Edna Ferber was born on August 15th, 1885, in Kalamazoo, Michigan.
The family moved often due to her father's business failures, likely caused by his early blindness. After living in Chicago, Illinois, came Ottumwa, Iowa with her parents and older sister, Fannie, from ages five to twelve. In Ottumwa, Edna faced and experienced brutal anti-Semitism.
Age 12 Edna and her family moved to Appleton, Wisconsin, where she graduated from high school and briefly attended Lawrence University.
When recovering from anemia, Edna’s short stories were compiled and published. From there she took newspaper jobs at the Appleton Daily Crescent and the Milwaukee Journal before publishing her first novel. She also covered both the 1920 Republican National Convention and the 1920 Democratic National Convention for the United Press Association.
Edna was very proud of her Jewish heritage and already in 1922 was troubled by the rise of the Nazi Party and its spreading of anti-Semitic prejudice. Her fears greatly influenced her work, which often featured themes of racial and cultural discrimination.
In 1925, Edna won the coveted Pulitzer Prize for her book ‘So Big’. It was made into a silent movie that year and as a talkie in 1932. Edna initially had doubts about the novel, believing it lacked a plot and had a subtle theme that could easily be missed. Her publisher, Doubleday, dismissed her worries. It sold hundreds of thousands of copies of the novel sold to the public. In fact, it became the best-selling title of 1924.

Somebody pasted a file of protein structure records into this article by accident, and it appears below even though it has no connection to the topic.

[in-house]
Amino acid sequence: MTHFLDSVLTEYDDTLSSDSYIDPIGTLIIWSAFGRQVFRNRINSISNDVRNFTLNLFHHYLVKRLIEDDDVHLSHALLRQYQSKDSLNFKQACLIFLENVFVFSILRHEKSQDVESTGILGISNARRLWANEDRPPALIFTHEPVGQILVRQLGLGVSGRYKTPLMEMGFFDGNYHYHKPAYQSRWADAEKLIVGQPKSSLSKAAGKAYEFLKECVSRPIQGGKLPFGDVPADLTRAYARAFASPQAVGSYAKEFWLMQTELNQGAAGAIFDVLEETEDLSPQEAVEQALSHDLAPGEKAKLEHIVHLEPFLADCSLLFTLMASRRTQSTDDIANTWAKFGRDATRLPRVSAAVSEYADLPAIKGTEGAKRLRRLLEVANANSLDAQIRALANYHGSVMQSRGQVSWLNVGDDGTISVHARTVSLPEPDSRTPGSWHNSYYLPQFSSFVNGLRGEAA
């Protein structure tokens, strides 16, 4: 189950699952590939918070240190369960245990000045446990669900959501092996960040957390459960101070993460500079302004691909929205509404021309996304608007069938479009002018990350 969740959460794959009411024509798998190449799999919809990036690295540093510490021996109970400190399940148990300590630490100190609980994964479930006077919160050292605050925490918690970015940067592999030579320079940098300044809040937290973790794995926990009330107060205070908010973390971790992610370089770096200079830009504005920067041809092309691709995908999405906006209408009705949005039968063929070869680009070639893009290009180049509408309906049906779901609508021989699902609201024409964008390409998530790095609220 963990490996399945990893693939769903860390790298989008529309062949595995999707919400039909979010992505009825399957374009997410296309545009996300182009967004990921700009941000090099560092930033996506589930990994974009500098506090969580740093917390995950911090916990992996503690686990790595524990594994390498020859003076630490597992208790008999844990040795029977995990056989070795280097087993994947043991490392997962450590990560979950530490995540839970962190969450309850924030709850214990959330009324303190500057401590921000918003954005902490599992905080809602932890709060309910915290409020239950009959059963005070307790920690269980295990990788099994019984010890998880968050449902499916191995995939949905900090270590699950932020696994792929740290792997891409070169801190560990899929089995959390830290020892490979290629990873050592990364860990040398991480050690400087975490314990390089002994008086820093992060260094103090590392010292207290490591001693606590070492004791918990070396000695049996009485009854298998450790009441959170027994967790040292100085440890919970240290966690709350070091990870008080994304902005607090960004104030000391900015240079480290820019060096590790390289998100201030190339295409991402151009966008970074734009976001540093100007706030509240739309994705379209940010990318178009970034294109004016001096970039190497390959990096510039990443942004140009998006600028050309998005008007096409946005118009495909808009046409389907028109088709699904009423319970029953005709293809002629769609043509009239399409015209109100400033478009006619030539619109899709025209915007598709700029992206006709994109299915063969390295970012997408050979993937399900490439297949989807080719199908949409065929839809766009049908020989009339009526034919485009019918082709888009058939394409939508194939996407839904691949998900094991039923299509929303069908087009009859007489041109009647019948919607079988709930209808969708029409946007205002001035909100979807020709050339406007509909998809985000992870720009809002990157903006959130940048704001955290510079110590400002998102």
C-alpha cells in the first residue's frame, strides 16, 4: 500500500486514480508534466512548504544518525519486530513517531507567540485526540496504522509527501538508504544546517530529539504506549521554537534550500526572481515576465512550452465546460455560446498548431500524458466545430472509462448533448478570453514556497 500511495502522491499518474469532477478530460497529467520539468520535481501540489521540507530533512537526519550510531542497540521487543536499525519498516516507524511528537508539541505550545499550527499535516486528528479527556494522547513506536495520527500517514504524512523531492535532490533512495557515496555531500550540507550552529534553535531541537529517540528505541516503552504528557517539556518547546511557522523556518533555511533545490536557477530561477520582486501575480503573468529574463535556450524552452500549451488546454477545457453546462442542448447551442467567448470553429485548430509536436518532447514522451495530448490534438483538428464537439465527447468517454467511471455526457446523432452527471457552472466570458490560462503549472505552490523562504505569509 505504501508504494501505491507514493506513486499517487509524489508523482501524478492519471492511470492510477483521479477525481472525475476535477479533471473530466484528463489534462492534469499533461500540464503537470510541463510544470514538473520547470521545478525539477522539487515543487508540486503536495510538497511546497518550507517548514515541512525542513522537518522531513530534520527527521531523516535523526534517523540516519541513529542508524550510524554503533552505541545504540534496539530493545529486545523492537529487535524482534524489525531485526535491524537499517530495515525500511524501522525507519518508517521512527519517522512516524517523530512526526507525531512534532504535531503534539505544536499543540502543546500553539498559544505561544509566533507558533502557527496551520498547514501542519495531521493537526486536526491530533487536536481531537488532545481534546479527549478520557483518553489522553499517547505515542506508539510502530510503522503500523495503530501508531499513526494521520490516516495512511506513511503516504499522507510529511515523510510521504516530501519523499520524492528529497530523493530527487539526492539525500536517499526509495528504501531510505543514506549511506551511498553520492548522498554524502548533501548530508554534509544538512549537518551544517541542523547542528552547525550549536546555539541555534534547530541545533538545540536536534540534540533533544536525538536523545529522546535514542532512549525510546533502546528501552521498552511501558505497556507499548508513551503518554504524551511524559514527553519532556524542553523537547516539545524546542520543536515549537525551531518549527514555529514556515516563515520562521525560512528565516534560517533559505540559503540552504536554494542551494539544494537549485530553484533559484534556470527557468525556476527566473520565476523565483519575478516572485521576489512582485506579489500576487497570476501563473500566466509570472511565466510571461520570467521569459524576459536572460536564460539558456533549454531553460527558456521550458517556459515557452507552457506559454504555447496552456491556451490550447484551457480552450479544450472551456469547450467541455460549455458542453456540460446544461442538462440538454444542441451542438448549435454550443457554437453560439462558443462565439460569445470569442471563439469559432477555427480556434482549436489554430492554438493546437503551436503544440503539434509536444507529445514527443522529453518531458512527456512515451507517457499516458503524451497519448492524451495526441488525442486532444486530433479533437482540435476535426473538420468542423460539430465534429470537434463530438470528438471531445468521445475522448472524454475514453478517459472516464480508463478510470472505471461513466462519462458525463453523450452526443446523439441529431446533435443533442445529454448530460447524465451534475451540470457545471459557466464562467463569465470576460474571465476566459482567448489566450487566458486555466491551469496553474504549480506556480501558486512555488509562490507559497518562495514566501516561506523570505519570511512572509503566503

Edna was a keen member of the Algonquin Round Table, a group of wits who met for lunch every day at the New York Hotel in New York. She collaborated with Round Table member George S. Kaufman on several Broadway plays: Minick (1924), The Royal Family (1927), Dinner At Eight (1932), The Land Is Bright (1941), Stage Door (1936), and Bravo! (1948).
When composer Jerome Kern proposed turning her serious 1926 book ‘Show Boat’ into a musical, Edna wasn’t keen on it being a typical lightweight entertainment of the 1920s. Kern explained that he and Oscar Hammerstein II wanted to create a different type of musical. Edna granted him the rights. It changed musical theatre.
Across her career Edna had written some classic and best-selling works either in their own right or as adaptations. Many had received accolades, from the Pulitzer to Oscars. In her personal life though Edna never married and had no children. If there were any relationships, she kept them very quiet. Her outspokenness was usually based on protecting others from insult or putdowns to protect herself. After a man joked that her suit made her resemble a man, she shot back ‘So does yours.’
Edna Ferber died at her home in New York City on April 16th, 1968, of stomach cancer, at the age of 82.